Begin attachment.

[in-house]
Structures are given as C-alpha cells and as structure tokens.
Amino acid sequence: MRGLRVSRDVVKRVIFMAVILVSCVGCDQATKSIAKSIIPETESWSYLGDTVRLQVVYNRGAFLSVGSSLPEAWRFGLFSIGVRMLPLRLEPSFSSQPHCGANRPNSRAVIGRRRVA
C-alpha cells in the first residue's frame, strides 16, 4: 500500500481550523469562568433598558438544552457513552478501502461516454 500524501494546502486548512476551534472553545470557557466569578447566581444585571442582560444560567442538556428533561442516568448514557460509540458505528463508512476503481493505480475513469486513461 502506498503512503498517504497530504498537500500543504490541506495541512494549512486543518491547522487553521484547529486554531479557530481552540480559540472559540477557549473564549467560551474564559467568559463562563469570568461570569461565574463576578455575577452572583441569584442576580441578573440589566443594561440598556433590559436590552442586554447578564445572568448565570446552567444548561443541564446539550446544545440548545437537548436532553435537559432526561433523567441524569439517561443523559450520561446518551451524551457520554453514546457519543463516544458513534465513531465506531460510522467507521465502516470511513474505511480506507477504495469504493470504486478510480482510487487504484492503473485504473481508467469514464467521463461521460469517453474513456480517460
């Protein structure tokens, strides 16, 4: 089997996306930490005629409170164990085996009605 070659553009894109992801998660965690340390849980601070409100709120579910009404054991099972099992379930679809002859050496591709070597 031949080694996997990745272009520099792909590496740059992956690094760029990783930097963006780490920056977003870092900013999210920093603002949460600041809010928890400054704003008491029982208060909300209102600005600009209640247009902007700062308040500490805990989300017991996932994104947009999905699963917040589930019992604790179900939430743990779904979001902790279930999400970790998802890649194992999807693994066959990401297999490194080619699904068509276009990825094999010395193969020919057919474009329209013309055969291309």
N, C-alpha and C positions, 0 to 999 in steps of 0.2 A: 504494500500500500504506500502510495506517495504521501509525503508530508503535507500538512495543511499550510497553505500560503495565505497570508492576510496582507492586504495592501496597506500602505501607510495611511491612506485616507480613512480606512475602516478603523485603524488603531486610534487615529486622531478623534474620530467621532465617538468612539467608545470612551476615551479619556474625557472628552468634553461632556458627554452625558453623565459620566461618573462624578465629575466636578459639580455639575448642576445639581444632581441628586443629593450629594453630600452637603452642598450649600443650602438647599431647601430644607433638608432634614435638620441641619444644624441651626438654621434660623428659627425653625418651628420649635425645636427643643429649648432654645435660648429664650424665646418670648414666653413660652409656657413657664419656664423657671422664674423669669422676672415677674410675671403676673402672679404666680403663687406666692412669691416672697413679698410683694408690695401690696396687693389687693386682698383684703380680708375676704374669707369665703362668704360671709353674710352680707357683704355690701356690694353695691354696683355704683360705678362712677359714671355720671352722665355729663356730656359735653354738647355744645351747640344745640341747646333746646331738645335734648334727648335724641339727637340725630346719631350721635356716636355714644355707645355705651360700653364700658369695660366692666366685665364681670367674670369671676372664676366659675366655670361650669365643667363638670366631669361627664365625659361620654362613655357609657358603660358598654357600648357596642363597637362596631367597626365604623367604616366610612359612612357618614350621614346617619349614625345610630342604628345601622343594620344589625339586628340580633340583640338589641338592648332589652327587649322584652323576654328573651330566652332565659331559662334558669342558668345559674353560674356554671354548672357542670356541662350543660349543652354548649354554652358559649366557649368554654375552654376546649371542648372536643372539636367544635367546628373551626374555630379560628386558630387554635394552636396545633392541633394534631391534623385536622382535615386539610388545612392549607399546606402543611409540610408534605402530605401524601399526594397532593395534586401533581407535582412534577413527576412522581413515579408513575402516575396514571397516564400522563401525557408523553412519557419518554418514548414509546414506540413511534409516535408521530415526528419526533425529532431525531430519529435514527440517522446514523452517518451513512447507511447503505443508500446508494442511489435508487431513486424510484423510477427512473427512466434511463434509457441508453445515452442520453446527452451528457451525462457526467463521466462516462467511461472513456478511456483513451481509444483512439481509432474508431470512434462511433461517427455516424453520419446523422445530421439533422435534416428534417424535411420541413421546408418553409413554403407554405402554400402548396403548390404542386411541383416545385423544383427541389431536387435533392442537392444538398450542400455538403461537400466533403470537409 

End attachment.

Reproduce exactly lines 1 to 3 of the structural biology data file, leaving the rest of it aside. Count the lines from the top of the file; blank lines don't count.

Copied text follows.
[in-house]
Structures are given as C-alpha cells and as structure tokens.
Amino acid sequence: MRGLRVSRDVVKRVIFMAVILVSCVGCDQATKSIAKSIIPETESWSYLGDTVRLQVVYNRGAFLSVGSSLPEAWRFGLFSIGVRMLPLRLEPSFSSQPHCGANRPNSRAVIGRRRVA